Where: NDVI and GDD are as defined above; B-INSEY IS In-season estimate of Bermudagrass forage yield.
At each trial, an N rich strip (N applied at a rate when N would not be limiting through out the growth cycle) was established and 336 kg N ha-1 was applied at the time of breaking of dormancy, followed by 224 kg N ha-1 applied after every harvest until September.
RESULTS AND DISCUSSION
In 2001, NDVI measurements collected at the time of harvest at Burneyville and Ardmore (three and two harvests, respectively) were highly correlated with forage N uptake (Figure 1). This demonstrates that the amount of N present in forage can be predicted using NDVI at the time of sensing, which is consistent with early work by Stone et al. (1996a) who showed that NDVI was highly correlated with wheat forage N uptake. Further, the sensor readings taken 15-20 days after breaking dormancy and after the 1st cutting when the grass was around 7-9 cm high were adjusted for cumulative GDD to determine the B-INSEY index. This index was significantly and positively correlated with forage yield (Figure 2). However, it should be noted that this 2001 database was not robust.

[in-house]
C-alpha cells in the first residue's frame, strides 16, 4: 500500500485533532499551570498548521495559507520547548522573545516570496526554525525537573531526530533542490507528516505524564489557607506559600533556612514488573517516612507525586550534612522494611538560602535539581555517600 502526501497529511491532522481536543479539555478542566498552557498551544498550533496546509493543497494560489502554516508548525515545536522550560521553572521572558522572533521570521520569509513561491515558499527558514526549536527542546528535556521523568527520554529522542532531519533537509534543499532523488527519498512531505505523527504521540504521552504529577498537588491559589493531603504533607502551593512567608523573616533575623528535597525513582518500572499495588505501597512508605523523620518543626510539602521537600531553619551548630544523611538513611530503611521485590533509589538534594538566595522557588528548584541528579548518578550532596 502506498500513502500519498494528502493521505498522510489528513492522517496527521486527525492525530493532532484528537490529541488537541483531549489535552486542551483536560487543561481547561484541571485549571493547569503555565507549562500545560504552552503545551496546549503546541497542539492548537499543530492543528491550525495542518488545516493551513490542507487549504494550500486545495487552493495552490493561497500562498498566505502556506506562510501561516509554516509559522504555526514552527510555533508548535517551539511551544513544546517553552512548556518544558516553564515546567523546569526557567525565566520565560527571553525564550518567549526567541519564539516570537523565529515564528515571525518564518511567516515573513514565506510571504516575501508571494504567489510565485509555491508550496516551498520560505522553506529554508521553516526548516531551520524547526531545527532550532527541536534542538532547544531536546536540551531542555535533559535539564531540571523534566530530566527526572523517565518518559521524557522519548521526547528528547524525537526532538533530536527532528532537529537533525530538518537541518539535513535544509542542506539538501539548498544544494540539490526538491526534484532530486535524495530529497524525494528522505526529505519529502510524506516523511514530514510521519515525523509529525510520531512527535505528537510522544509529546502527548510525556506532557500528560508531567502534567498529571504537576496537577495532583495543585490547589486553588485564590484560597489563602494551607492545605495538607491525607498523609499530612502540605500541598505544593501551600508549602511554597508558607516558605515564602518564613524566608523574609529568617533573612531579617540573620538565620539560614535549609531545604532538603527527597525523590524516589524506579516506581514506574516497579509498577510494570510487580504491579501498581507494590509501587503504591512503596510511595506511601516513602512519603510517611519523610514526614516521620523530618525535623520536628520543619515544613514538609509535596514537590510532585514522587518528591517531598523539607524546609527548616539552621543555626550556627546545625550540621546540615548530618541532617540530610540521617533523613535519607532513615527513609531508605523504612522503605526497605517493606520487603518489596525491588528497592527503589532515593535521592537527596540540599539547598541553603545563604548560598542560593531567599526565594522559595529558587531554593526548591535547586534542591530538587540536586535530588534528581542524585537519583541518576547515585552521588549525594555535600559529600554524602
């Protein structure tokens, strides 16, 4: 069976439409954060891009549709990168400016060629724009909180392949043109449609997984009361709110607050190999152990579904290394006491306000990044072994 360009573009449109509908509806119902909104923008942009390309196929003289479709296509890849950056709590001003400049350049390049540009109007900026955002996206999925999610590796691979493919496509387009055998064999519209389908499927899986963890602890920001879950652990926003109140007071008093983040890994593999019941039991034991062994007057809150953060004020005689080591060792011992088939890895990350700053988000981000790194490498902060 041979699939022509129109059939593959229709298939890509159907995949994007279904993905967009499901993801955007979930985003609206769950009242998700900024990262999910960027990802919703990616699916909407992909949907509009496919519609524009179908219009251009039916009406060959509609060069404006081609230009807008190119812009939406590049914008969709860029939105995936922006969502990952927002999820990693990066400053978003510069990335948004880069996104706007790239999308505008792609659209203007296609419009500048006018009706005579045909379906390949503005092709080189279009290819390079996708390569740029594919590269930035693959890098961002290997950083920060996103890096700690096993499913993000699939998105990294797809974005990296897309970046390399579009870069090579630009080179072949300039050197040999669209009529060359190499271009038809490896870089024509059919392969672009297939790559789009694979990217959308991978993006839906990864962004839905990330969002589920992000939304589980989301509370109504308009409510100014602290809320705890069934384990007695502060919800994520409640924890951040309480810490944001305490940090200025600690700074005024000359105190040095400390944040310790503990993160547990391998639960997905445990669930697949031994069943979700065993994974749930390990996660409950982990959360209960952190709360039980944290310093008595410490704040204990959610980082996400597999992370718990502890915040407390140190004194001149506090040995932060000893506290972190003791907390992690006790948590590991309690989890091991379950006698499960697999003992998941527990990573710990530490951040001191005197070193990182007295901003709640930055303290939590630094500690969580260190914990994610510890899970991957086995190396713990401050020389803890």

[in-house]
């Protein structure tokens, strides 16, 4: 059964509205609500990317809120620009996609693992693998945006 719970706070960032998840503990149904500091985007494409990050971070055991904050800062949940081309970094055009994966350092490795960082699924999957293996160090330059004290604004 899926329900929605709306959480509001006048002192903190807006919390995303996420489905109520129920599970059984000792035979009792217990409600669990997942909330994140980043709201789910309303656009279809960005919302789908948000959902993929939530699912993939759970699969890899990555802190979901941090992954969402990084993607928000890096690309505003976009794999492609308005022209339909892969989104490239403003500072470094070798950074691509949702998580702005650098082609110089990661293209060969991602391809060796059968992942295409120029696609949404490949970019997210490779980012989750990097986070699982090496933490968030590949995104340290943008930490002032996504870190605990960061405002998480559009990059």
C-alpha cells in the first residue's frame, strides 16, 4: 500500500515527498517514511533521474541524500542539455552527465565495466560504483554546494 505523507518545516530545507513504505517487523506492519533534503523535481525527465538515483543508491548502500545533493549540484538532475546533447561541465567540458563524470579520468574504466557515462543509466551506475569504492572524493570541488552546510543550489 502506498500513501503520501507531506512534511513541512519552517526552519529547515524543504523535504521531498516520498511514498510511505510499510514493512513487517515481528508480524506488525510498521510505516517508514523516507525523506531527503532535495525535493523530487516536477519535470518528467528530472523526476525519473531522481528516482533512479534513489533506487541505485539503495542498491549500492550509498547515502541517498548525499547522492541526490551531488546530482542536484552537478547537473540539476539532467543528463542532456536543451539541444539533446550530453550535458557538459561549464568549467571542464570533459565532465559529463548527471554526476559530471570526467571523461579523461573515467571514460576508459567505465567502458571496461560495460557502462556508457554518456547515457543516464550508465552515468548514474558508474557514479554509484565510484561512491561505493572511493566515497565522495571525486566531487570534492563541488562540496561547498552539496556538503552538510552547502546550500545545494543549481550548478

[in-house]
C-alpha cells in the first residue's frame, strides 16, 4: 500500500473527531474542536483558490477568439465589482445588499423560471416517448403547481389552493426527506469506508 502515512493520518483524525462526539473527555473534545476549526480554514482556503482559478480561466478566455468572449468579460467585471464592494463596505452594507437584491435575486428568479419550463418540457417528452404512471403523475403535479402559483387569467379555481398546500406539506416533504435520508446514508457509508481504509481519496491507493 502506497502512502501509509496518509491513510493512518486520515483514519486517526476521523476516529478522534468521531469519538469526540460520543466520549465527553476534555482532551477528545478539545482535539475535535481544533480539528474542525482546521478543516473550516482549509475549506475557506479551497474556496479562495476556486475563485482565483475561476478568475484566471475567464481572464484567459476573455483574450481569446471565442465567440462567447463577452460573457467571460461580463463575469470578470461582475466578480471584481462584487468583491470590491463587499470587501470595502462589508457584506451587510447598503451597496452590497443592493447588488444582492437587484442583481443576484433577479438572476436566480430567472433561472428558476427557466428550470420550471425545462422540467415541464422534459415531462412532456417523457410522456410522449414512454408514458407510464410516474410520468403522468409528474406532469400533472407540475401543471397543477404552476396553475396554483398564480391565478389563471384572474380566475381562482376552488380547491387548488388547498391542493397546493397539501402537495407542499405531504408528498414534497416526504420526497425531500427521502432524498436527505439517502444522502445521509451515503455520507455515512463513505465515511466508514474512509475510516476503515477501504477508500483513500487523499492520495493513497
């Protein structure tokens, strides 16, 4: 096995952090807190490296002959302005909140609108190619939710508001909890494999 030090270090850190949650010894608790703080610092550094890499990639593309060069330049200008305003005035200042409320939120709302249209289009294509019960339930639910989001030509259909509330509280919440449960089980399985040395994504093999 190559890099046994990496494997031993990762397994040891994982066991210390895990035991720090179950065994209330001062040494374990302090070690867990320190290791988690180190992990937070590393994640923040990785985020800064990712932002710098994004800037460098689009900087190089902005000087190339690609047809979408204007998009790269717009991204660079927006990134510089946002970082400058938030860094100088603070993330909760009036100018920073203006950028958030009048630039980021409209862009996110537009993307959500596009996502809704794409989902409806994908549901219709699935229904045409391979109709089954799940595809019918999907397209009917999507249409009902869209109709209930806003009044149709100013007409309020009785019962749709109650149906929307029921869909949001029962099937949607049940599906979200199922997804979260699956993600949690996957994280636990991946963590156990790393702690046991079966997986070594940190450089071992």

The relationship between NDVI and forage N uptake in 2002 is reported in Figure 3. It should again be noted that these NDVI readings were collected on the same day that harvest data was collected. For this year, the relationship between NDVI and forage N uptake at Ardmore behaved in a different manner due to high weed infestation but still had the same trend only lower yields (data not shown). The first cutting came up very early, so it was not possible to correlate B-INSEY with forage yield using the 1st cutting. B-INSEY was correlated with the second harvest, and 38% of the variation in bermudagrass forage yield was explained (Figure 4).